Biochemistry: Randomness and God

DNA wrapping around histone proteins (coloured) by Penn State – Flickr. License: CC2.0

How can a random process generate meaningful mechanisms? This is the question that Keith Fox, Professor of Biochemistry at the University of Southampton and Associate Director of the Faraday Institute, asked in his seminar at the Faraday Institute last week. Biochemical reactions are chaotic at a molecular level, because it is impossible to predict where any one molecule will be at any particular time. When billions of the same molecule are together, however, it’s easier to predict what will happen.

Air contains about ten billion trillion (1022) molecules in every litre. The contents of a cell are even more densely packed, with about one third water and two thirds other molecules, and as thick as treacle. The average human cell contains about 10 million molecules of protein alone in a volume of about a billionth of a litre. Many molecules can take on more than one shape, but a collection of them will have an average property that can be measured – in the same way that snowflakes can be different shapes, but the overall properties of snow (and the water molecules that make the snowflakes) are the same.

Keith’s own work is on DNA, which usually takes on a double helix structure. DNA can take on other forms, and Keith studies the triple and quadruple helices that some stretches of DNA can make under certain conditions. Another property of DNA is that it is damaged all the time by factors as common as water, oxygen, and ultraviolet light. There are 168 genes involved in repairing damaged DNA, and this year’s Nobel Prize in Chemistry was for work on this process.

3-strand DNA By İnfoCan  [CC BY-SA 3.0], via Wikimedia Commons
The biblical view of random processes is that they are all under God’s control. For example, “Are not two sparrows sold for a penny? Yet not one of them will fall to the ground outside your Father’s care” (Matt 10:29), and “The lot is cast into the lap, but its every decision is from the Lord” (Proverbs 16:33).

The randomness of biochemical processes can actually be very useful. DNA damage results in mutations, which provide opportunities for new properties to emerge as well as causing disease. DNA has a relatively stable structure, but with enough instability to allow the two strands to be separated by the cell’s molecular machinery for various purposes. Randomness can also be a way of achieving new things. One technique that biochemists sometimes use is to generate a whole series of DNA sequences and see which one does the job they’re looking for.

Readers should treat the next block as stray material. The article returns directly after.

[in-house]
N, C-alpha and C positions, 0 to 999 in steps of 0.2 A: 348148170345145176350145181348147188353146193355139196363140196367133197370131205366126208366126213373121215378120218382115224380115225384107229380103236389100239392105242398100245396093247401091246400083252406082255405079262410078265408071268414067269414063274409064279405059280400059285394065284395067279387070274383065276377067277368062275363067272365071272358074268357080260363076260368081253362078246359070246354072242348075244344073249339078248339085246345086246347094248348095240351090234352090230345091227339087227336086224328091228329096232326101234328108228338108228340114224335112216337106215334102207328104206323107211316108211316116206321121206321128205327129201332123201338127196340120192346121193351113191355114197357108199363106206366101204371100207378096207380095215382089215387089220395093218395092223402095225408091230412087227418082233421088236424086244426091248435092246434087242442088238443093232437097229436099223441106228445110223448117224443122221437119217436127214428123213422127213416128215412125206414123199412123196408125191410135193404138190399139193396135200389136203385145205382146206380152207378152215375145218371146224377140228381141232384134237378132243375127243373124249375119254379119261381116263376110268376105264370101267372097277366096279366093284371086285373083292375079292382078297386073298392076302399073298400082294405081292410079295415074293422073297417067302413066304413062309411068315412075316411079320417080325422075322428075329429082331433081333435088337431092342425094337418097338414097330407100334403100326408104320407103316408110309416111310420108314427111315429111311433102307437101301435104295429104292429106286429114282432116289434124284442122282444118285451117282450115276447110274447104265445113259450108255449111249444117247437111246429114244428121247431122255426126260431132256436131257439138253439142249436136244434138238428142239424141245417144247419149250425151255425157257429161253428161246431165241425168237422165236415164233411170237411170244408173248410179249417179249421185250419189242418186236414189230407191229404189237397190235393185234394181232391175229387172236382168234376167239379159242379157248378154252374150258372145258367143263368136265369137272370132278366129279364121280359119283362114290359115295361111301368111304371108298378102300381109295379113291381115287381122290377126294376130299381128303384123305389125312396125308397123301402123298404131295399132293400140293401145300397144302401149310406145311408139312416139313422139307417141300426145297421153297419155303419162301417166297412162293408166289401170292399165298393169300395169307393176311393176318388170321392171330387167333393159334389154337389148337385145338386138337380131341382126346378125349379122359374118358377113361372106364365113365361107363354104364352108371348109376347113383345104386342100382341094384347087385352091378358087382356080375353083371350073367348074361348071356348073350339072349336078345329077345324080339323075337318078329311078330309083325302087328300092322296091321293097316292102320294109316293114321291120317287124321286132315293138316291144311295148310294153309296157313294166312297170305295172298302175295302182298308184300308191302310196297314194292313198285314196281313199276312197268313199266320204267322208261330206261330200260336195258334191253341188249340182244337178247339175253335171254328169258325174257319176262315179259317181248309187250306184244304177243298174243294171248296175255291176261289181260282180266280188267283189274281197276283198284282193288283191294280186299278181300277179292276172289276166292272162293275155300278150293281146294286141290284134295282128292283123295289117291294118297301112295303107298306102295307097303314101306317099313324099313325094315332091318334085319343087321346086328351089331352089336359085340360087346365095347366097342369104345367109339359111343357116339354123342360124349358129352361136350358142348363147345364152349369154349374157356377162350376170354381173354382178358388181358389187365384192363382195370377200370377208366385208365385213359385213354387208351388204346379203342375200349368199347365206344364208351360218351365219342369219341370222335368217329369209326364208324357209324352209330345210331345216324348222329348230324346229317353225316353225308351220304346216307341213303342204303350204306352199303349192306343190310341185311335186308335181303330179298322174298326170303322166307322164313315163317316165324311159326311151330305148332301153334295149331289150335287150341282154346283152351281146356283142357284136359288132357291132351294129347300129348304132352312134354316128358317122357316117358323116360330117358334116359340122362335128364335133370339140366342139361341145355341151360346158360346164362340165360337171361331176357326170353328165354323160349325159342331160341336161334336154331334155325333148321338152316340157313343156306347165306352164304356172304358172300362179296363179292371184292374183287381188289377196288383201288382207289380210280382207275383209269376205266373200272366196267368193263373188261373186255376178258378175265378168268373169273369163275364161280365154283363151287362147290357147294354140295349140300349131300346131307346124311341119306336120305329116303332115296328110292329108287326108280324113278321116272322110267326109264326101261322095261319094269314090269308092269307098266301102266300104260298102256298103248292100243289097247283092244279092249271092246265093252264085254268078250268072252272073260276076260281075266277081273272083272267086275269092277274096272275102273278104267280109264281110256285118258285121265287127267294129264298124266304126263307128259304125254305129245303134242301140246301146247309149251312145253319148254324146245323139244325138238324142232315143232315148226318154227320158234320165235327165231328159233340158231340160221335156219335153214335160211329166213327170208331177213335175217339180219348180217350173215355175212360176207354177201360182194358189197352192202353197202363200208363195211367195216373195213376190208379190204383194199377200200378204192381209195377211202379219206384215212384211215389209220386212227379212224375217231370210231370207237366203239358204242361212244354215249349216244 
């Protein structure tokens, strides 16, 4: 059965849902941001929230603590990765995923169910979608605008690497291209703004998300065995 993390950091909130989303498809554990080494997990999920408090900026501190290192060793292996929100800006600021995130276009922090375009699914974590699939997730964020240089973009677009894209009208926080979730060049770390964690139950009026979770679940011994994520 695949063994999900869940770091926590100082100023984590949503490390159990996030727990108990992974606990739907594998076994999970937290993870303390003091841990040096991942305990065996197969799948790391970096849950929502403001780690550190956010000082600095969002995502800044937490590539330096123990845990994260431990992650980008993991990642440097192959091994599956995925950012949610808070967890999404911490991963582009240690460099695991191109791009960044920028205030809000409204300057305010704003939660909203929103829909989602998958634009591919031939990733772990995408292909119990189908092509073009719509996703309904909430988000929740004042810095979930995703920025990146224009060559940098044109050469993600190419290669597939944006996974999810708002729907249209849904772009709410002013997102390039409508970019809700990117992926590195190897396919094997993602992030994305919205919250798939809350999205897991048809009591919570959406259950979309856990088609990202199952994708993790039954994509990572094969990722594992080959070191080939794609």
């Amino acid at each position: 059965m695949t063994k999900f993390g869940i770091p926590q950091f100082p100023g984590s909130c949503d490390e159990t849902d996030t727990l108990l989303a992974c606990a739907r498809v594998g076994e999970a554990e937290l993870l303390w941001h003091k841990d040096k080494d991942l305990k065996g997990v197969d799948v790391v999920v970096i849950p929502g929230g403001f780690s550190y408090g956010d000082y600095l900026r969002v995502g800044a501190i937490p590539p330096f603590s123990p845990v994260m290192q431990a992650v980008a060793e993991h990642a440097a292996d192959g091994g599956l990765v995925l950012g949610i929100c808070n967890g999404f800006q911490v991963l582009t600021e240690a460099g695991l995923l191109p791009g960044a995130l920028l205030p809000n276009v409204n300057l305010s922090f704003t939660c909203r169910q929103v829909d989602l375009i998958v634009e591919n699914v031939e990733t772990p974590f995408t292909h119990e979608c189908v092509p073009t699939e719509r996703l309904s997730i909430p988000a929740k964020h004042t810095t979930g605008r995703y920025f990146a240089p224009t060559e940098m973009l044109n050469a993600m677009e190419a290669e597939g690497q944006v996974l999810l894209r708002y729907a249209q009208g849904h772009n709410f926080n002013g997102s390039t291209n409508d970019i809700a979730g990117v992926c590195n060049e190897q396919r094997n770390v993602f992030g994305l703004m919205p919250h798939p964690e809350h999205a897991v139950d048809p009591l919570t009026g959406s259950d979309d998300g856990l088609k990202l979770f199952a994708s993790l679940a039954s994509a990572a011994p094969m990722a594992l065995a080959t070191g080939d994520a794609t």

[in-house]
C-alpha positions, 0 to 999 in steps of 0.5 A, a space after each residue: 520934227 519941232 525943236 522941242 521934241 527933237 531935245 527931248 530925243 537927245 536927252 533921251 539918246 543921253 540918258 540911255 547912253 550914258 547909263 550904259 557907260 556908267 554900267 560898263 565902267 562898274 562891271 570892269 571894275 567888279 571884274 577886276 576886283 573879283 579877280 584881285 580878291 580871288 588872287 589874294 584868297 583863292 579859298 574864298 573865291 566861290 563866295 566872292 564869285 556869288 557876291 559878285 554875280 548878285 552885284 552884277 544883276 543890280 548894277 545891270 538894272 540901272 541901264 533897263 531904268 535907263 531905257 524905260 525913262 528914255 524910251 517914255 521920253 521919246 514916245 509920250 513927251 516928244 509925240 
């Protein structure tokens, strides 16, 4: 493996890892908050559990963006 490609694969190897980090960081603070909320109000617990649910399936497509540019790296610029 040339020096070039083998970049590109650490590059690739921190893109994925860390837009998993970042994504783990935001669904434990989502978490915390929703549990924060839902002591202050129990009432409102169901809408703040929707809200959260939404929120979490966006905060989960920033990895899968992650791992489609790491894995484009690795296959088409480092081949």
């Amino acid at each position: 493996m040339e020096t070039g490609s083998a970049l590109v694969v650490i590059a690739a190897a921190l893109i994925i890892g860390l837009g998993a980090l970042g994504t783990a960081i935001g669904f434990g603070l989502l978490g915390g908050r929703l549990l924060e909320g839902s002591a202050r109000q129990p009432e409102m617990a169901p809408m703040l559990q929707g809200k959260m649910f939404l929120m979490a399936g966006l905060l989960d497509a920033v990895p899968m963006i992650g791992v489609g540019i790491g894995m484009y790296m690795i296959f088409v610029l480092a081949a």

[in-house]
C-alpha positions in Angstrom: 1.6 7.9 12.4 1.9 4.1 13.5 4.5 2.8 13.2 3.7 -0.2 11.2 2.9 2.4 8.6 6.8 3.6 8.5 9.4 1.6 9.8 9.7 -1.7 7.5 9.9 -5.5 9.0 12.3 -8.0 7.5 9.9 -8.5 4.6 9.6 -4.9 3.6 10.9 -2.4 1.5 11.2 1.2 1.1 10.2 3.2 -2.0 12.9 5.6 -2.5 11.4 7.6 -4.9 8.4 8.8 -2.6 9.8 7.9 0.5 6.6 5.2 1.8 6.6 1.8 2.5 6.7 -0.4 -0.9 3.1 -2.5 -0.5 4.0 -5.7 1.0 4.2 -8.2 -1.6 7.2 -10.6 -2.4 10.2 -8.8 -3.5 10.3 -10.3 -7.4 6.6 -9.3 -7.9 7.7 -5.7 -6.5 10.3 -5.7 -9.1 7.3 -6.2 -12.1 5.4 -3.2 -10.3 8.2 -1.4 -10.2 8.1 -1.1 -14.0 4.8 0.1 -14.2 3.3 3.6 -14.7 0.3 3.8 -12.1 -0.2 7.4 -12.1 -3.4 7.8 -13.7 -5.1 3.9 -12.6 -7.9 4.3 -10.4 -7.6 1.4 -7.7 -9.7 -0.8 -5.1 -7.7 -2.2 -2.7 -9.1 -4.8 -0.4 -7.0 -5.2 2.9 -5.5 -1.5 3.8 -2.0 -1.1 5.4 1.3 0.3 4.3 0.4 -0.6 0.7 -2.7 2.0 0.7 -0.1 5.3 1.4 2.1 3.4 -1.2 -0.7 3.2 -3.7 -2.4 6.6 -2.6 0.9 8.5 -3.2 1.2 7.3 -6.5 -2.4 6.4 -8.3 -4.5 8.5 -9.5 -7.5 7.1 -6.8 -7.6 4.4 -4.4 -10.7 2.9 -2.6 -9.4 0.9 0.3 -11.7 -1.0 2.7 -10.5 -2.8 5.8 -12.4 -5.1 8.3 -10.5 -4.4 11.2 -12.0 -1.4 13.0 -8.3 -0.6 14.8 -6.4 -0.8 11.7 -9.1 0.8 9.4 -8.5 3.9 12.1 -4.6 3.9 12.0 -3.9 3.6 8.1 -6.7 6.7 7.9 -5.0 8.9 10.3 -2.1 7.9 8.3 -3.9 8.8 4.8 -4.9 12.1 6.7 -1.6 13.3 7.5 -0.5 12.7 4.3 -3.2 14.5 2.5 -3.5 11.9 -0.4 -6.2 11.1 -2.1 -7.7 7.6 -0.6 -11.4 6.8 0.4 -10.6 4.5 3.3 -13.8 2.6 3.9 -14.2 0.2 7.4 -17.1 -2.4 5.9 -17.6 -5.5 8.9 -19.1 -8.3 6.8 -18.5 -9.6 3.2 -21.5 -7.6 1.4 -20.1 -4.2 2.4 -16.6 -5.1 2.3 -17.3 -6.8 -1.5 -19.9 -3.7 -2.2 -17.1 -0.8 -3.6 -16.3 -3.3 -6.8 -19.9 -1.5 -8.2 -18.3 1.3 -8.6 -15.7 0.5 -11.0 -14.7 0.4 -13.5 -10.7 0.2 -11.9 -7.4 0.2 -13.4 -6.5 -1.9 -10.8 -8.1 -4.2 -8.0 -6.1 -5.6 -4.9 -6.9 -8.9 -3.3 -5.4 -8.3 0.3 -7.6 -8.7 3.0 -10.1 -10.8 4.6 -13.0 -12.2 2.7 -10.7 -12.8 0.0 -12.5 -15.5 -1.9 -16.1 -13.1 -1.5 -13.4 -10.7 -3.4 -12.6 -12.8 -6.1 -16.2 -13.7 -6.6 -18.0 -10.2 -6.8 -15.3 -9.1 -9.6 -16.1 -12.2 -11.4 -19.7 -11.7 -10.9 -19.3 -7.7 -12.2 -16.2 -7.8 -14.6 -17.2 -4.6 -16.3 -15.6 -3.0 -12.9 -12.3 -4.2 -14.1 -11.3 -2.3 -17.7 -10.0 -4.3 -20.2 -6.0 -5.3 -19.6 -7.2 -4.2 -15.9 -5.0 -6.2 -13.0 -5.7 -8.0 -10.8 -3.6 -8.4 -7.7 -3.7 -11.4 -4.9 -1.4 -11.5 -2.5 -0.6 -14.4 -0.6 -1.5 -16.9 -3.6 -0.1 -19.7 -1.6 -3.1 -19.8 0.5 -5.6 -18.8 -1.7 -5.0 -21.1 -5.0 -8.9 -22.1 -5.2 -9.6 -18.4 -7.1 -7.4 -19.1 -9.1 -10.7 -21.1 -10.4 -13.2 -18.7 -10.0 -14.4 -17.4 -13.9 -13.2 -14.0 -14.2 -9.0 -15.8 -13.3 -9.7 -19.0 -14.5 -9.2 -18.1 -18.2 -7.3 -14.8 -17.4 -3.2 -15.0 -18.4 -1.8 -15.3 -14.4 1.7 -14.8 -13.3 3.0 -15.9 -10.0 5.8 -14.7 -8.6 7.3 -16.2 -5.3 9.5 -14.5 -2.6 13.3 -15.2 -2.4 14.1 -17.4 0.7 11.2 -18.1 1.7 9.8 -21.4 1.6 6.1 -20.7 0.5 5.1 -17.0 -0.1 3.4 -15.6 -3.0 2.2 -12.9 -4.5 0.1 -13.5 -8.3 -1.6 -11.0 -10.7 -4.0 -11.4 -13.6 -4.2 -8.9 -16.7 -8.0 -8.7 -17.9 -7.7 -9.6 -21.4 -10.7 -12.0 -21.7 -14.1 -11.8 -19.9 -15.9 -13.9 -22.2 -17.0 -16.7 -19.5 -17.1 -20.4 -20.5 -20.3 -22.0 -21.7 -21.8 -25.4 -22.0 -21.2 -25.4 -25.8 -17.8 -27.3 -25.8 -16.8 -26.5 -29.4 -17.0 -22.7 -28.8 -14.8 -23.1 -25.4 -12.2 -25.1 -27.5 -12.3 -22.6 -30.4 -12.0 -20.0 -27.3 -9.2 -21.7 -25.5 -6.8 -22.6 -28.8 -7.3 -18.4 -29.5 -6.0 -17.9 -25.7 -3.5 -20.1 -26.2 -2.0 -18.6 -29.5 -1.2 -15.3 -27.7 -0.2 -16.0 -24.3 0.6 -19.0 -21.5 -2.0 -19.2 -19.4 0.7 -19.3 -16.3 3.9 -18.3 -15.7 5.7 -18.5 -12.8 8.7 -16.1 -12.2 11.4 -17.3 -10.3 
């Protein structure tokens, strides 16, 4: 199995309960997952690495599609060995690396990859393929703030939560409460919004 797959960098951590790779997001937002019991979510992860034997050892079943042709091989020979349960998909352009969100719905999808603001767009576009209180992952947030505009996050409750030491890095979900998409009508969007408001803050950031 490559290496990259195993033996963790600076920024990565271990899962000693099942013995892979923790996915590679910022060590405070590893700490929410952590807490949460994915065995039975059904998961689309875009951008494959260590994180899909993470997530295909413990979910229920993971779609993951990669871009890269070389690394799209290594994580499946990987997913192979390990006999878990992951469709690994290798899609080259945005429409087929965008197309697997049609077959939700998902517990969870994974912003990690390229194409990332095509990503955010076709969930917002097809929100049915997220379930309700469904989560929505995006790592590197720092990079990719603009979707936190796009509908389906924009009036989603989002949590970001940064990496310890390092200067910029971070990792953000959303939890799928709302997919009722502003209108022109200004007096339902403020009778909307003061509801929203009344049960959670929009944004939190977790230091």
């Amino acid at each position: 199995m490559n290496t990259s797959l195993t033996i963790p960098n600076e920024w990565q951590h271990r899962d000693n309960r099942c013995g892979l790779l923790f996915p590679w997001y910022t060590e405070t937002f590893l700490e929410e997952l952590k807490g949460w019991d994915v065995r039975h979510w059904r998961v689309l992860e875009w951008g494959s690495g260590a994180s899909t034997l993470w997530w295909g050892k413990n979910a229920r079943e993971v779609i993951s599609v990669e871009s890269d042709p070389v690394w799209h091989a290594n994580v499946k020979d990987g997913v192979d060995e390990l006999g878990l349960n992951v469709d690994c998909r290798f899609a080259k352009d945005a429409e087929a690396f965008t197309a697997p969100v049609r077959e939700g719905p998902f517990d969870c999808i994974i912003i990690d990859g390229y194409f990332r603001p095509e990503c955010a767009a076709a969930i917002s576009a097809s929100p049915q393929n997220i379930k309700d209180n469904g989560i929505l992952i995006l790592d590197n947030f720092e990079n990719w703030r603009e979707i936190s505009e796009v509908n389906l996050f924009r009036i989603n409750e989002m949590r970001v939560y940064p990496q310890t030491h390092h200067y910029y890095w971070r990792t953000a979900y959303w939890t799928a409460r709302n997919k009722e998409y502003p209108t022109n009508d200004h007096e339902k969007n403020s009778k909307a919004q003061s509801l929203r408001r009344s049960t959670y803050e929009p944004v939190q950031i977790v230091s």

Nora und Jonas spielen Scrabble
Nora und Jonas spielen Scrabble By Jonas Ginter – Flickr. License: CC2.0

The fact that randomness can be used in a creative way shows that it is compatible with the concept of a purposeful God. In other words, the presence of an element of chance in a process does not mean that any outcome is equally probable. For example, Scrabble involves a element of chance (when you pick letters from the bag) but an excellent player will not let that get in the way of them winning. So from a statistical point of view Keith is unlikely to ever win a game of scrabble against his wife, no matter how many times they play!

The biochemist and theologian Arthur Peacocke thought that chance processes might be God’s way of giving his creatures the free will to explore their full potential. For Keith, random processes may indeed be God’s way of allowing us to choose, while achieving his aims overall.

This post is a summary of the seminar “Randomness & God in the Biochemical Context” by Prof Keith Fox, given on 17th November 2015. A recording (video or audio) is available to download from the Faraday Institute website.

Photo credit: Nigel Bovey

Ruth Bancewicz is a Senior Research Associate at The Faraday Institute for Science and Religion, where she works on the positive interaction between science and faith. After studying Genetics at Aberdeen University, she completed a PhD at Edinburgh University, based at the MRC Human Genetics Unit. She spent two years as a part-time postdoctoral researcher at the Wellcome Trust Centre for Cell Biology at Edinburgh University, while also working as the Development Officer for Christians in Science. Ruth then moved to The Faraday Institute to develop the Test of FAITH resources, the first of which were launched in 2009. Ruth is a trustee of Christians in Science and on the advisory council of BioLogos.

Guest Post: The Creator of the Seas and all that is in them

If Whales Could Fly by Christopher Michel – Flickr – License: Creative Commons 2.0